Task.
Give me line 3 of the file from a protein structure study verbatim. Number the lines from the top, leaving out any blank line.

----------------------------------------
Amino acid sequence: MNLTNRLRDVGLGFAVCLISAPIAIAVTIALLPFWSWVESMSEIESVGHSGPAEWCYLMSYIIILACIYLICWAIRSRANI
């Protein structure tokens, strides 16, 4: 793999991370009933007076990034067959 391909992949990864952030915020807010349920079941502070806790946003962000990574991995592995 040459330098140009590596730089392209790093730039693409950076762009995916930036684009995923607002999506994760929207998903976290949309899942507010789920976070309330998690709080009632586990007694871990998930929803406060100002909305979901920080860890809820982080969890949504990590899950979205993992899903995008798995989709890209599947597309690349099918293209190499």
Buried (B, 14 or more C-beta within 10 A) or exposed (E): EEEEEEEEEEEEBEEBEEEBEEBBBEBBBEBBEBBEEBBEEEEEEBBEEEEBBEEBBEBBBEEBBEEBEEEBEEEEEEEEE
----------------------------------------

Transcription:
Buried (B, 14 or more C-beta within 10 A) or exposed (E): EEEEEEEEEEEEBEEBEEEBEEBBBEBBBEBBEBBEEBBEEEEEEBBEEEEBBEEBBEBBBEEBBEEBEEEBEEEEEEEEE